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Brandywine Students Express Inauguration Views 

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Tito E. Orjih, Lion’s Eye Staff Writer, teo5055@psu.edu
Curiosity, fear, and silence filled Penn State Brandywine’s Lion Den as the students watched in amazement as Donald Trump was sworn into office as President of the U.S. replacing former president Barack Obama. At the viewing party, emotions where heavy as student shed tears as the President of the Free World became Donald J. Trump. The tension could be felt in the air as students whispered remarks to each other about Trump’s inaugural address.
Trump protestors Amber Philips said, “Today is not the move, nobody can say anything to me today … today is a sad day.”
It was clear to see that there was a disunity in the room due to political views. Brandywine athlete Raheem Naughty said, “There is still racism, there is still segregation, (as a) matter of fact there is segregation on this campus.”
Students held strong political views and opinions but undoubtedly noticed the separation caused by the election.
Trump advocate and engineering student David M. Irby Jr. said, “The worst part about the election was how divided it made everyone.” Irby Jr. admits to not fully agreeing with the new president’s policies, but provides his support because he respects his tenacity. Irby Jr. said, “I like that he says what he wants to say, I always thought there was this American dream where you could just go up and say what you want to say and do what you want to do.”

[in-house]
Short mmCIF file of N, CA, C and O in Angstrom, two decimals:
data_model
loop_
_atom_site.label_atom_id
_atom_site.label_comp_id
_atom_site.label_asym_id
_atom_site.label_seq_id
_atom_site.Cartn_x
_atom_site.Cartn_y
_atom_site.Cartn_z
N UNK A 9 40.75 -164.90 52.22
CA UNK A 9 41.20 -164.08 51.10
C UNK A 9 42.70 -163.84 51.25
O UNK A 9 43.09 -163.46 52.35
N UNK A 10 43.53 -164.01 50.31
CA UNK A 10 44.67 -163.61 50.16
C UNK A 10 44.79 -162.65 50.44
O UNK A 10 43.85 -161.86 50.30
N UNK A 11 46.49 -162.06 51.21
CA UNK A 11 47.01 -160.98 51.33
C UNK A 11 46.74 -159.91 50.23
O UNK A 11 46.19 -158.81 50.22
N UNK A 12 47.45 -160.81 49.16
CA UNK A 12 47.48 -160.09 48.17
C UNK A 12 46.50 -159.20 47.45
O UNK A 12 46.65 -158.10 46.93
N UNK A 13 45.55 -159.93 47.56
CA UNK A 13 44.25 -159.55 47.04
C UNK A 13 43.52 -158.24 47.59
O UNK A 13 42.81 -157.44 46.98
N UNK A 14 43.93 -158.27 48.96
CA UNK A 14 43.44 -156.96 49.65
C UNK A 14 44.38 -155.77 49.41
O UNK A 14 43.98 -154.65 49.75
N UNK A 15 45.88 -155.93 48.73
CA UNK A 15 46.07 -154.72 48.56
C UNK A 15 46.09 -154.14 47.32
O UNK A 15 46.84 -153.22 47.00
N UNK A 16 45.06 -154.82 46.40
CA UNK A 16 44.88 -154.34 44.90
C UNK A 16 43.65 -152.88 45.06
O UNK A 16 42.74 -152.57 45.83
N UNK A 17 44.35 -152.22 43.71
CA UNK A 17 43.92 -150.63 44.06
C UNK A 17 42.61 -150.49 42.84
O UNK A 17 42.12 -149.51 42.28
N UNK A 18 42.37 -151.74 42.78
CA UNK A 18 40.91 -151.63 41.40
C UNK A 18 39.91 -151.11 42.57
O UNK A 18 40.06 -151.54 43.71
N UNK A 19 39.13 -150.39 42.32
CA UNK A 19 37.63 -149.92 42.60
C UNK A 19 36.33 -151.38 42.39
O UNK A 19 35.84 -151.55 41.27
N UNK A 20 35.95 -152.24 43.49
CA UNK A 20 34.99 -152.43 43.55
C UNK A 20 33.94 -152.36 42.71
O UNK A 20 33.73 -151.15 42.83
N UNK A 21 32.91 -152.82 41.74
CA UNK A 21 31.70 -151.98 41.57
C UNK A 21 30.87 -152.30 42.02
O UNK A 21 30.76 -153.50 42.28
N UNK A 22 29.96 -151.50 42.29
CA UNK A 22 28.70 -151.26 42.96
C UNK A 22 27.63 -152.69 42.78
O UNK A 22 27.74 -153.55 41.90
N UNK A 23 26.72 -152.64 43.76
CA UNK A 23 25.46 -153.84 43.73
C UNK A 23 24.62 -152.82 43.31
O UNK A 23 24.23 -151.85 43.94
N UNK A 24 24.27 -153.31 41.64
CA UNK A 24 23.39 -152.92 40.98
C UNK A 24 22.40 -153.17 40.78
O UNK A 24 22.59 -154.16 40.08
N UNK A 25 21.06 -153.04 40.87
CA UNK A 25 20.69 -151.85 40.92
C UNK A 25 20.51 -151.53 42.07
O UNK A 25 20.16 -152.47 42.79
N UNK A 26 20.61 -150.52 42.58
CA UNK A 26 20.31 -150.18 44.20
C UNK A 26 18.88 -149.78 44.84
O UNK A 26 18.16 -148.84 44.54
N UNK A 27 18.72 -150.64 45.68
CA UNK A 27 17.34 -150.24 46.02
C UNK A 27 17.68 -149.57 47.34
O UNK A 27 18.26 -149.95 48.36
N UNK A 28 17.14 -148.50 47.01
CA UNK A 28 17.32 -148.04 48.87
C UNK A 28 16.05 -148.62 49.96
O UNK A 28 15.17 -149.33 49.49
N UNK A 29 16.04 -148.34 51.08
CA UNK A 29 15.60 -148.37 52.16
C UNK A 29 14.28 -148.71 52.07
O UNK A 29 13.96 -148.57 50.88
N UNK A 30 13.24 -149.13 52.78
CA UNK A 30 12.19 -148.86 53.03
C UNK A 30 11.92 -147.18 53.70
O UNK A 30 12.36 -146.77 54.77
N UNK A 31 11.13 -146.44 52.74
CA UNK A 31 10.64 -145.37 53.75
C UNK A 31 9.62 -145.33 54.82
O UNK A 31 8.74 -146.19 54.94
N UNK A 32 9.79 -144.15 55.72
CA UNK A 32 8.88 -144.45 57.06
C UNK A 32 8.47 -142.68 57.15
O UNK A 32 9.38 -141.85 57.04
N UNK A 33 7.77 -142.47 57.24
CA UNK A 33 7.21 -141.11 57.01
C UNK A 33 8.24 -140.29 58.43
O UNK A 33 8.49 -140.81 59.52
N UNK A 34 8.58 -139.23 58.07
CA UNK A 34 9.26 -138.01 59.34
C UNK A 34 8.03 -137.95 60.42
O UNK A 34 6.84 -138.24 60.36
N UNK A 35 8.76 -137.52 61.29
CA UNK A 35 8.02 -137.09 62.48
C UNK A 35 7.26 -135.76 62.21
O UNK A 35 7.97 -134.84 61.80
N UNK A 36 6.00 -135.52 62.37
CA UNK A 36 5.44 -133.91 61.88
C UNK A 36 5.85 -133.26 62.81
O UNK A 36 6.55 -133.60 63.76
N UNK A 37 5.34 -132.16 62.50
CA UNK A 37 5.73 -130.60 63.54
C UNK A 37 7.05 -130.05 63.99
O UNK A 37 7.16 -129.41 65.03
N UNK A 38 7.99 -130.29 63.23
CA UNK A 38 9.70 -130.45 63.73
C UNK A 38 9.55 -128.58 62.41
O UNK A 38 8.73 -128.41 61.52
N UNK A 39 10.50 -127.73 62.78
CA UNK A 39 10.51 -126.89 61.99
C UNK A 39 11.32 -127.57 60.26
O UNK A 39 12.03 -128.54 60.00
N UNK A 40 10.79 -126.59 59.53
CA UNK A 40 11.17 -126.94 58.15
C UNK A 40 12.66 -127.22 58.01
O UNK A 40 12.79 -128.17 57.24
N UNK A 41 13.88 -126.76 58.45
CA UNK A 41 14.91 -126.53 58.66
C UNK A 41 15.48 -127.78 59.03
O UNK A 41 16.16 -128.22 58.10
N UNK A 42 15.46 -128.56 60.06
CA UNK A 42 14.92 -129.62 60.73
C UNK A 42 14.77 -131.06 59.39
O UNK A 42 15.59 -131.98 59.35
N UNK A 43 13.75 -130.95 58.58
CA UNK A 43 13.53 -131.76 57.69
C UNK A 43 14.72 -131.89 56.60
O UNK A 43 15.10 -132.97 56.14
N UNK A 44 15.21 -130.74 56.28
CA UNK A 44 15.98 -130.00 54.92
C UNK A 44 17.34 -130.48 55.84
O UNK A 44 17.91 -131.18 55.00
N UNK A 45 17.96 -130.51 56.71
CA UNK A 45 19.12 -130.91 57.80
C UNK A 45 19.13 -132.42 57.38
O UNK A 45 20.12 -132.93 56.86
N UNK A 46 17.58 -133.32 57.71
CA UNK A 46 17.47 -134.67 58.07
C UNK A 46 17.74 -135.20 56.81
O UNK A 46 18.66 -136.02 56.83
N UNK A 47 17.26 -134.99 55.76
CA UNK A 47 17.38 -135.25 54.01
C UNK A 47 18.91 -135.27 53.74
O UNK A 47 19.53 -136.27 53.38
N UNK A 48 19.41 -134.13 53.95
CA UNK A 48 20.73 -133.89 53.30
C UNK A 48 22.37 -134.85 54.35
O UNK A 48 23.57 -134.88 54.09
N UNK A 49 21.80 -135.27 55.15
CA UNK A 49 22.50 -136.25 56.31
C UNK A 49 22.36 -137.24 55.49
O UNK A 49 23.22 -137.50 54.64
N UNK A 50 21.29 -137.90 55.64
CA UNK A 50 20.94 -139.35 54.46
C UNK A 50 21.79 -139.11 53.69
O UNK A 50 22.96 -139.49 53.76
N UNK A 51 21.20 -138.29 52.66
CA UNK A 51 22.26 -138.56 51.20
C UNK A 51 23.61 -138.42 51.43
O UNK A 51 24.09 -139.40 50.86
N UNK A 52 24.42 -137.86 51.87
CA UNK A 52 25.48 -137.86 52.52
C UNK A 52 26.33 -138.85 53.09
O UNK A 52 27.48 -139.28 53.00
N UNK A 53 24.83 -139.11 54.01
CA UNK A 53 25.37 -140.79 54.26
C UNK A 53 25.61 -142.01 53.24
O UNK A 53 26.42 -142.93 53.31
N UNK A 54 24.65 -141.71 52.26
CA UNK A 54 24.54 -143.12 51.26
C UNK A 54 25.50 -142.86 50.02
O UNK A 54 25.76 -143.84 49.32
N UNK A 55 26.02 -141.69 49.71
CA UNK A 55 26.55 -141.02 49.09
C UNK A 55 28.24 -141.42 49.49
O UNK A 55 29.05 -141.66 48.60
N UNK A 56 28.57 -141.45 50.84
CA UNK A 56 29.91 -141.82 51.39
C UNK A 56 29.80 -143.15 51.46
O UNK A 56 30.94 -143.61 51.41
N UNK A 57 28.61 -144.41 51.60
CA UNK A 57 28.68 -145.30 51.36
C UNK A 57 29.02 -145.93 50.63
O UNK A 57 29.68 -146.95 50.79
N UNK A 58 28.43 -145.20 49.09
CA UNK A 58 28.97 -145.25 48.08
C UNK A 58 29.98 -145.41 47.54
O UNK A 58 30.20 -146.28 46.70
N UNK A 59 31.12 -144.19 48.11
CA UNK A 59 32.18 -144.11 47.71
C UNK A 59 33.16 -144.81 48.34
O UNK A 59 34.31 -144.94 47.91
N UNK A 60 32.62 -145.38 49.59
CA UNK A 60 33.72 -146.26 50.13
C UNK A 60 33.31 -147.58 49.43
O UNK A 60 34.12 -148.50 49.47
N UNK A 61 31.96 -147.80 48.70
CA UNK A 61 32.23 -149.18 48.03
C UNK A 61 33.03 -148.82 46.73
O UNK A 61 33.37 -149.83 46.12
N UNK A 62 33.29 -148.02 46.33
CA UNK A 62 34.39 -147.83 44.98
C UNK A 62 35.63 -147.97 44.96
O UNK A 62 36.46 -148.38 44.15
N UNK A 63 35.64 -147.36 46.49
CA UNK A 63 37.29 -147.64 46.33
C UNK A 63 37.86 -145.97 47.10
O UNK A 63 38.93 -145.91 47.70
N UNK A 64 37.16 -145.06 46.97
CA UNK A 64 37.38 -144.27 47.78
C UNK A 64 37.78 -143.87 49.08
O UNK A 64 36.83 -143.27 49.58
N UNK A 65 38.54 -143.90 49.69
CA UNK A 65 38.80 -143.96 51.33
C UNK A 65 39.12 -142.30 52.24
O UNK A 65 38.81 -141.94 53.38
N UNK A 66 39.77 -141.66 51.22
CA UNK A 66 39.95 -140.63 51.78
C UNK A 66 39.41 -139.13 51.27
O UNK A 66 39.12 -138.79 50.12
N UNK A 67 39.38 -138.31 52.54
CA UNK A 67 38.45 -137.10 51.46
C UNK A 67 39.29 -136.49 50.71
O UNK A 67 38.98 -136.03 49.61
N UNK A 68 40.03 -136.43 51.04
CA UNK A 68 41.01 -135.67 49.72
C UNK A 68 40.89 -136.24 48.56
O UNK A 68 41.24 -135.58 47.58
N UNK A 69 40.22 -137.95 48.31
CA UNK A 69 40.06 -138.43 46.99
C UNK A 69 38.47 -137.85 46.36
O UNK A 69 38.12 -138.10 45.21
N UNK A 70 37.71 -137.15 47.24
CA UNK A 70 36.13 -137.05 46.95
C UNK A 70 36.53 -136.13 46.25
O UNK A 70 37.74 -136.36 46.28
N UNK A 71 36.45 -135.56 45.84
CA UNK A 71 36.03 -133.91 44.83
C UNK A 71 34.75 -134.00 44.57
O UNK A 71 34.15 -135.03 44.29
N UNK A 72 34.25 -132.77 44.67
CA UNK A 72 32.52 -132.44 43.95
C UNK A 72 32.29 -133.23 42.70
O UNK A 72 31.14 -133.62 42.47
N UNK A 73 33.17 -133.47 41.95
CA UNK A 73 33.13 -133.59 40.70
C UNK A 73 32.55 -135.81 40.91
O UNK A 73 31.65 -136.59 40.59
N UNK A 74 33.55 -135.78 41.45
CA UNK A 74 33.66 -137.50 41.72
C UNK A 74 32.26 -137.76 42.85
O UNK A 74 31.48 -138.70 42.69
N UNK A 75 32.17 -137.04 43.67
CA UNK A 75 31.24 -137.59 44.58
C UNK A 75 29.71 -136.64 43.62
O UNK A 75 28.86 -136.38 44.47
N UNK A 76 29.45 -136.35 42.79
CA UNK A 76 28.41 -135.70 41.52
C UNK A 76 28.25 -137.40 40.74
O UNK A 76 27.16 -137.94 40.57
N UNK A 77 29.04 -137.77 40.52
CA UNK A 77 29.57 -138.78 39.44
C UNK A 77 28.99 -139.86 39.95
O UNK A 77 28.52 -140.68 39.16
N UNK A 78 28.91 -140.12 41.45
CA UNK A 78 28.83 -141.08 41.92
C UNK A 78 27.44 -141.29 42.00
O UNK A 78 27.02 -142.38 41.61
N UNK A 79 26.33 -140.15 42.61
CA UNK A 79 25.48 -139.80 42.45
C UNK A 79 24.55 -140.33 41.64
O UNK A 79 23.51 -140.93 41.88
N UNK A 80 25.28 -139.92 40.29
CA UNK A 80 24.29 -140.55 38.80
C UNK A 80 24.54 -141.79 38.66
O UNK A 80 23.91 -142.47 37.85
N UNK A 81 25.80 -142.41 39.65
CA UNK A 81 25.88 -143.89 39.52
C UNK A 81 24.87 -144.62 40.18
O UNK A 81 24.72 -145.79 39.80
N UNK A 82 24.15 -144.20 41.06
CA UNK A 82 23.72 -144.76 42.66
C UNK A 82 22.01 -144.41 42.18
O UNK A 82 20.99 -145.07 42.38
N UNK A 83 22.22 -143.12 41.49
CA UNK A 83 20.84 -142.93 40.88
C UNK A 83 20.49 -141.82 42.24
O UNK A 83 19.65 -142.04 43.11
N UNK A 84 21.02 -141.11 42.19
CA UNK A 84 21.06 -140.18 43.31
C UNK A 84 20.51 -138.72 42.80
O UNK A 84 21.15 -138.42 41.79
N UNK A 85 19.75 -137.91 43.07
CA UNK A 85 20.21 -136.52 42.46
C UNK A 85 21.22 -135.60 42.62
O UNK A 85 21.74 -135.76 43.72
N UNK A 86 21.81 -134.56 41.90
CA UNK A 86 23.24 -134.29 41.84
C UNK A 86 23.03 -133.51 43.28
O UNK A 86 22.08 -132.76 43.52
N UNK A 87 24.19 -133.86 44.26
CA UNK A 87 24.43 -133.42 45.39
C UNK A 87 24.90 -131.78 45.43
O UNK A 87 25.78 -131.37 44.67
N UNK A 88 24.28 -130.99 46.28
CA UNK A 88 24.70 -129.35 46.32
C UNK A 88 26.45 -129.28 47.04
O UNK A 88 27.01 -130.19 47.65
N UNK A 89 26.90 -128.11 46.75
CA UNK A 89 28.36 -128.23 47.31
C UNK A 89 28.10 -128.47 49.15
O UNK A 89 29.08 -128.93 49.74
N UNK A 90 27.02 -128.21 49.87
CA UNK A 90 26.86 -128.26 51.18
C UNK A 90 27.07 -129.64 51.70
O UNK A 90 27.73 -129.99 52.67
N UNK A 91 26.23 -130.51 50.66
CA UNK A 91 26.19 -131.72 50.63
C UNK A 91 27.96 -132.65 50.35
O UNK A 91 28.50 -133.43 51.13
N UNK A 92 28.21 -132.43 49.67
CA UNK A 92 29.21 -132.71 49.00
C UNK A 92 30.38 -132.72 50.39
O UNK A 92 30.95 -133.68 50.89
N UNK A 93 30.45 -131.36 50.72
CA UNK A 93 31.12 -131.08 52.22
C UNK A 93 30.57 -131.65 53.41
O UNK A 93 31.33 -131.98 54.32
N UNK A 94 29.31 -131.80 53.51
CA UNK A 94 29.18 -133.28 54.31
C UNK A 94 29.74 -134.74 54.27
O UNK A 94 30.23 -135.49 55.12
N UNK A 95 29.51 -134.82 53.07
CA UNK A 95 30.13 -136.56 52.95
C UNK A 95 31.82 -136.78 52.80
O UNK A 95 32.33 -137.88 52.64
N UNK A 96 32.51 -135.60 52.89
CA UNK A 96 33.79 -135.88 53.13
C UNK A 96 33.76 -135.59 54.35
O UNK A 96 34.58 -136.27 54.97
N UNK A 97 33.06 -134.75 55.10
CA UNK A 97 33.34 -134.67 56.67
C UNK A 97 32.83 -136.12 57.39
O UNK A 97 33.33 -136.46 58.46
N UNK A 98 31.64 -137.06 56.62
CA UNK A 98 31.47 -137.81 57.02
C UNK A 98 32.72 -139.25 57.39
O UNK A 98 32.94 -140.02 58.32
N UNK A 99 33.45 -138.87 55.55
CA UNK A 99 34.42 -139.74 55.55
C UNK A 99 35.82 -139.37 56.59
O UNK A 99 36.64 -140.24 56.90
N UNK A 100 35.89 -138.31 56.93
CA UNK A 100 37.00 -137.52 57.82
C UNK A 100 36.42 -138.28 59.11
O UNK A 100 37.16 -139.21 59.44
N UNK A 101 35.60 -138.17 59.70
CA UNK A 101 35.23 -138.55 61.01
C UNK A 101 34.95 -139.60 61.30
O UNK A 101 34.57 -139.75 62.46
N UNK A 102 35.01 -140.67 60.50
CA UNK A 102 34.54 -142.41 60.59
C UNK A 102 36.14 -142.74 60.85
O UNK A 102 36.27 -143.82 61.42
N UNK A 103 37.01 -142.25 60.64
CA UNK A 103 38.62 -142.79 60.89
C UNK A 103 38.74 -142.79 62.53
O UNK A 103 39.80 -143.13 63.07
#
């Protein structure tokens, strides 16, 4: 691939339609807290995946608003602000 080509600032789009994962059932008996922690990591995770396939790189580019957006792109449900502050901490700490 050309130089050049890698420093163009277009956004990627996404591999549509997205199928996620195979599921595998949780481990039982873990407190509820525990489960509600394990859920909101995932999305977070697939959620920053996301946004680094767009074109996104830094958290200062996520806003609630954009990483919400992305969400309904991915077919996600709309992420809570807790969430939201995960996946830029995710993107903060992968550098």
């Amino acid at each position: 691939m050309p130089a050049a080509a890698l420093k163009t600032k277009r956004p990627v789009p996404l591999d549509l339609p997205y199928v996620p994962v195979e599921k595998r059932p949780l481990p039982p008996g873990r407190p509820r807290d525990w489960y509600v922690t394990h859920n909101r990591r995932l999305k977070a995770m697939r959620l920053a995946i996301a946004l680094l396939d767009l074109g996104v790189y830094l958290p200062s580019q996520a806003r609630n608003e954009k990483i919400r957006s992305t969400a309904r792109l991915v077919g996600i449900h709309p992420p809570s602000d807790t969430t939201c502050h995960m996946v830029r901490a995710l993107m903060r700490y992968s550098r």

Trump protestor Amber Philips said, “Social media made the election like a mediocre joke. I think it’s kind of ridiculous that I can log onto Twitter or any social media and argue with my president.”
Unbiased viewer and president of the photography club, Ezenwa Osuagwu, said, “If you look at past presidents you can tell what works and what doesn’t. I feel like other presidents have done what he’s trying to bring about and failed, but I don’t know, you never know.”
Ezenwa expressed a common theme amongst the unbiased students—the fact that they are not clear on the future and are fearful, yet excited to see what the future holds for The United States of America.

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